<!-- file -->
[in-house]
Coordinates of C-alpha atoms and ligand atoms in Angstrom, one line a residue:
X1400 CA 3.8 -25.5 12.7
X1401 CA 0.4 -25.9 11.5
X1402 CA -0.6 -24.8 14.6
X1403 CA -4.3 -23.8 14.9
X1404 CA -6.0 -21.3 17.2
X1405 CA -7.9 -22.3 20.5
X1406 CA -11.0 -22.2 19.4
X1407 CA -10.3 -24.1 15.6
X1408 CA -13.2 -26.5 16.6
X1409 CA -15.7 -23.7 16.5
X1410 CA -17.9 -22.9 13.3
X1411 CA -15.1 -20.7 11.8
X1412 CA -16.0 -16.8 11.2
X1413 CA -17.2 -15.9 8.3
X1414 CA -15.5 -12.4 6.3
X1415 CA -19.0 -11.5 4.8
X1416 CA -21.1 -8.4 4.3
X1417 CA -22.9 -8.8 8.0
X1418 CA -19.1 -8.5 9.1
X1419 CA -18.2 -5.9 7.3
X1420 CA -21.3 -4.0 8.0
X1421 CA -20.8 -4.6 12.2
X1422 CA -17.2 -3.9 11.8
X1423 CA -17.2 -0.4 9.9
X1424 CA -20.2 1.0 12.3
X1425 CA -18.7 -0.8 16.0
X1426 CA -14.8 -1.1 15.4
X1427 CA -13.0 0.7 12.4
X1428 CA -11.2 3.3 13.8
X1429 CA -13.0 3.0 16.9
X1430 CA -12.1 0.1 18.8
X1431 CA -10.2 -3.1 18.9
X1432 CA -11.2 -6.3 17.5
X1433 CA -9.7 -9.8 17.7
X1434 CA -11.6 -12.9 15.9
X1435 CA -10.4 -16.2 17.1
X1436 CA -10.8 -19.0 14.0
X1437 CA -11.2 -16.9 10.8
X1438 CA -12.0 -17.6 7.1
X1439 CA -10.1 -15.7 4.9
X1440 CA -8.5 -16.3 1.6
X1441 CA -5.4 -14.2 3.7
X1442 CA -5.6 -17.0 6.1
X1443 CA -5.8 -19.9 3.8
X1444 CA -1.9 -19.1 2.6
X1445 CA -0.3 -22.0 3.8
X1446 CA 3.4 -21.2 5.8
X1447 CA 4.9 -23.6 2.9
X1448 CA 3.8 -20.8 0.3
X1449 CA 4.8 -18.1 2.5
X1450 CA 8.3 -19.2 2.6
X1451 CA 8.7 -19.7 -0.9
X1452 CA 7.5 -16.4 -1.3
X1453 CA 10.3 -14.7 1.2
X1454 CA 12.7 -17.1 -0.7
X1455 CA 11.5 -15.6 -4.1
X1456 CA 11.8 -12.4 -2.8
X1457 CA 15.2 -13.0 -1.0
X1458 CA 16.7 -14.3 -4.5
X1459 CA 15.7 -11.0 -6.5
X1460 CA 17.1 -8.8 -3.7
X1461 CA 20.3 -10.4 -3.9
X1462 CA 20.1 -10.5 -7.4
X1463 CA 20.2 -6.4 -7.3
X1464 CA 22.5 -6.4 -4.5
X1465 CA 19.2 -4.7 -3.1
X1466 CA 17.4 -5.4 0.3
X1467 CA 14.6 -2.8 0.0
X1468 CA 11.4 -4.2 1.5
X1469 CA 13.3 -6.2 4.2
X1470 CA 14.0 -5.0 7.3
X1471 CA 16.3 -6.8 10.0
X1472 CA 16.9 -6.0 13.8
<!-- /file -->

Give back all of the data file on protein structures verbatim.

[in-house]
Coordinates of C-alpha atoms and ligand atoms in Angstrom, one line a residue:
X1400 CA 3.8 -25.5 12.7
X1401 CA 0.4 -25.9 11.5
X1402 CA -0.6 -24.8 14.6
X1403 CA -4.3 -23.8 14.9
X1404 CA -6.0 -21.3 17.2
X1405 CA -7.9 -22.3 20.5
X1406 CA -11.0 -22.2 19.4
X1407 CA -10.3 -24.1 15.6
X1408 CA -13.2 -26.5 16.6
X1409 CA -15.7 -23.7 16.5
X1410 CA -17.9 -22.9 13.3
X1411 CA -15.1 -20.7 11.8
X1412 CA -16.0 -16.8 11.2
X1413 CA -17.2 -15.9 8.3
X1414 CA -15.5 -12.4 6.3
X1415 CA -19.0 -11.5 4.8
X1416 CA -21.1 -8.4 4.3
X1417 CA -22.9 -8.8 8.0
X1418 CA -19.1 -8.5 9.1
X1419 CA -18.2 -5.9 7.3
X1420 CA -21.3 -4.0 8.0
X1421 CA -20.8 -4.6 12.2
X1422 CA -17.2 -3.9 11.8
X1423 CA -17.2 -0.4 9.9
X1424 CA -20.2 1.0 12.3
X1425 CA -18.7 -0.8 16.0
X1426 CA -14.8 -1.1 15.4
X1427 CA -13.0 0.7 12.4
X1428 CA -11.2 3.3 13.8
X1429 CA -13.0 3.0 16.9
X1430 CA -12.1 0.1 18.8
X1431 CA -10.2 -3.1 18.9
X1432 CA -11.2 -6.3 17.5
X1433 CA -9.7 -9.8 17.7
X1434 CA -11.6 -12.9 15.9
X1435 CA -10.4 -16.2 17.1
X1436 CA -10.8 -19.0 14.0
X1437 CA -11.2 -16.9 10.8
X1438 CA -12.0 -17.6 7.1
X1439 CA -10.1 -15.7 4.9
X1440 CA -8.5 -16.3 1.6
X1441 CA -5.4 -14.2 3.7
X1442 CA -5.6 -17.0 6.1
X1443 CA -5.8 -19.9 3.8
X1444 CA -1.9 -19.1 2.6
X1445 CA -0.3 -22.0 3.8
X1446 CA 3.4 -21.2 5.8
X1447 CA 4.9 -23.6 2.9
X1448 CA 3.8 -20.8 0.3
X1449 CA 4.8 -18.1 2.5
X1450 CA 8.3 -19.2 2.6
X1451 CA 8.7 -19.7 -0.9
X1452 CA 7.5 -16.4 -1.3
X1453 CA 10.3 -14.7 1.2
X1454 CA 12.7 -17.1 -0.7
X1455 CA 11.5 -15.6 -4.1
X1456 CA 11.8 -12.4 -2.8
X1457 CA 15.2 -13.0 -1.0
X1458 CA 16.7 -14.3 -4.5
X1459 CA 15.7 -11.0 -6.5
X1460 CA 17.1 -8.8 -3.7
X1461 CA 20.3 -10.4 -3.9
X1462 CA 20.1 -10.5 -7.4
X1463 CA 20.2 -6.4 -7.3
X1464 CA 22.5 -6.4 -4.5
X1465 CA 19.2 -4.7 -3.1
X1466 CA 17.4 -5.4 0.3
X1467 CA 14.6 -2.8 0.0
X1468 CA 11.4 -4.2 1.5
X1469 CA 13.3 -6.2 4.2
X1470 CA 14.0 -5.0 7.3
X1471 CA 16.3 -6.8 10.0
X1472 CA 16.9 -6.0 13.8